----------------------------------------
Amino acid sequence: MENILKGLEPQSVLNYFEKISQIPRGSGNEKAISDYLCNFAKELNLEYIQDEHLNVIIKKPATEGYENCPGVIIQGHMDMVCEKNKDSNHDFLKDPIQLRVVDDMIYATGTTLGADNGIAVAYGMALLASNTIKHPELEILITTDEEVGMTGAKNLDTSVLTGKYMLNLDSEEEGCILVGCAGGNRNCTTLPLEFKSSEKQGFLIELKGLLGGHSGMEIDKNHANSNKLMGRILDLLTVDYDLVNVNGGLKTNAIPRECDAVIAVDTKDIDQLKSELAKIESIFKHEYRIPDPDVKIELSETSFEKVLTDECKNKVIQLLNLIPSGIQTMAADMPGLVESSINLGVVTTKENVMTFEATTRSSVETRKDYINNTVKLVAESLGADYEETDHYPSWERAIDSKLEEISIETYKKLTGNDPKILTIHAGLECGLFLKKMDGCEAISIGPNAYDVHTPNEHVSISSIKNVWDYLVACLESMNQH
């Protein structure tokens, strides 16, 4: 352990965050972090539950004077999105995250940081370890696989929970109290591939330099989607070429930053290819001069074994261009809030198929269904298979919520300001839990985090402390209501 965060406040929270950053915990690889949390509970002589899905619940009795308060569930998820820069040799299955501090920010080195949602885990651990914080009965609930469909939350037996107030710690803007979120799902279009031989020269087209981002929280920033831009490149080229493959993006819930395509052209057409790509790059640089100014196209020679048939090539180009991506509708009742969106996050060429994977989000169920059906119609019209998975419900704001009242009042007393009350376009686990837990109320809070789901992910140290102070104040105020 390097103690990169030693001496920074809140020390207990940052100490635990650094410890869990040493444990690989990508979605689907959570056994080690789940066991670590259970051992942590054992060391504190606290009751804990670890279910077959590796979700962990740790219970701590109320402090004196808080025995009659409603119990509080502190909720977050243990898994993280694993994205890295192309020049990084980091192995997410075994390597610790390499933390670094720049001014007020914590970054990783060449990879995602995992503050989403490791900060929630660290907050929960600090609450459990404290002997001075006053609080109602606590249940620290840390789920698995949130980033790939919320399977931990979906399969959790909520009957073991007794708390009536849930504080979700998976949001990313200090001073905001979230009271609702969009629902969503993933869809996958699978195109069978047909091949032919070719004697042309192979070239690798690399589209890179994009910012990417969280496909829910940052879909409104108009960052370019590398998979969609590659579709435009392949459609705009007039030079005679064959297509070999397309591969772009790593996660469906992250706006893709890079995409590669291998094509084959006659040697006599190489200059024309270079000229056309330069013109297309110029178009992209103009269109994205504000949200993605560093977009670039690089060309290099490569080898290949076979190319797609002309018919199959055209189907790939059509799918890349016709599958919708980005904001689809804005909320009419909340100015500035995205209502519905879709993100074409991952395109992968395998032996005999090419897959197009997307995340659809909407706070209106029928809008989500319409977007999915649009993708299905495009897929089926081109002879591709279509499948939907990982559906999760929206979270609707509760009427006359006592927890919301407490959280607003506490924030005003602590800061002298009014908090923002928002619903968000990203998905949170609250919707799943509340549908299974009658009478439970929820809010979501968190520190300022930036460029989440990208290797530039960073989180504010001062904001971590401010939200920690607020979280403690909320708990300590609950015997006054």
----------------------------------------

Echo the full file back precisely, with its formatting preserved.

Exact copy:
Amino acid sequence: MENILKGLEPQSVLNYFEKISQIPRGSGNEKAISDYLCNFAKELNLEYIQDEHLNVIIKKPATEGYENCPGVIIQGHMDMVCEKNKDSNHDFLKDPIQLRVVDDMIYATGTTLGADNGIAVAYGMALLASNTIKHPELEILITTDEEVGMTGAKNLDTSVLTGKYMLNLDSEEEGCILVGCAGGNRNCTTLPLEFKSSEKQGFLIELKGLLGGHSGMEIDKNHANSNKLMGRILDLLTVDYDLVNVNGGLKTNAIPRECDAVIAVDTKDIDQLKSELAKIESIFKHEYRIPDPDVKIELSETSFEKVLTDECKNKVIQLLNLIPSGIQTMAADMPGLVESSINLGVVTTKENVMTFEATTRSSVETRKDYINNTVKLVAESLGADYEETDHYPSWERAIDSKLEEISIETYKKLTGNDPKILTIHAGLECGLFLKKMDGCEAISIGPNAYDVHTPNEHVSISSIKNVWDYLVACLESMNQH
């Protein structure tokens, strides 16, 4: 352990965050972090539950004077999105995250940081370890696989929970109290591939330099989607070429930053290819001069074994261009809030198929269904298979919520300001839990985090402390209501 965060406040929270950053915990690889949390509970002589899905619940009795308060569930998820820069040799299955501090920010080195949602885990651990914080009965609930469909939350037996107030710690803007979120799902279009031989020269087209981002929280920033831009490149080229493959993006819930395509052209057409790509790059640089100014196209020679048939090539180009991506509708009742969106996050060429994977989000169920059906119609019209998975419900704001009242009042007393009350376009686990837990109320809070789901992910140290102070104040105020 390097103690990169030693001496920074809140020390207990940052100490635990650094410890869990040493444990690989990508979605689907959570056994080690789940066991670590259970051992942590054992060391504190606290009751804990670890279910077959590796979700962990740790219970701590109320402090004196808080025995009659409603119990509080502190909720977050243990898994993280694993994205890295192309020049990084980091192995997410075994390597610790390499933390670094720049001014007020914590970054990783060449990879995602995992503050989403490791900060929630660290907050929960600090609450459990404290002997001075006053609080109602606590249940620290840390789920698995949130980033790939919320399977931990979906399969959790909520009957073991007794708390009536849930504080979700998976949001990313200090001073905001979230009271609702969009629902969503993933869809996958699978195109069978047909091949032919070719004697042309192979070239690798690399589209890179994009910012990417969280496909829910940052879909409104108009960052370019590398998979969609590659579709435009392949459609705009007039030079005679064959297509070999397309591969772009790593996660469906992250706006893709890079995409590669291998094509084959006659040697006599190489200059024309270079000229056309330069013109297309110029178009992209103009269109994205504000949200993605560093977009670039690089060309290099490569080898290949076979190319797609002309018919199959055209189907790939059509799918890349016709599958919708980005904001689809804005909320009419909340100015500035995205209502519905879709993100074409991952395109992968395998032996005999090419897959197009997307995340659809909407706070209106029928809008989500319409977007999915649009993708299905495009897929089926081109002879591709279509499948939907990982559906999760929206979270609707509760009427006359006592927890919301407490959280607003506490924030005003602590800061002298009014908090923002928002619903968000990203998905949170609250919707799943509340549908299974009658009478439970929820809010979501968190520190300022930036460029989440990208290797530039960073989180504010001062904001971590401010939200920690607020979280403690909320708990300590609950015997006054």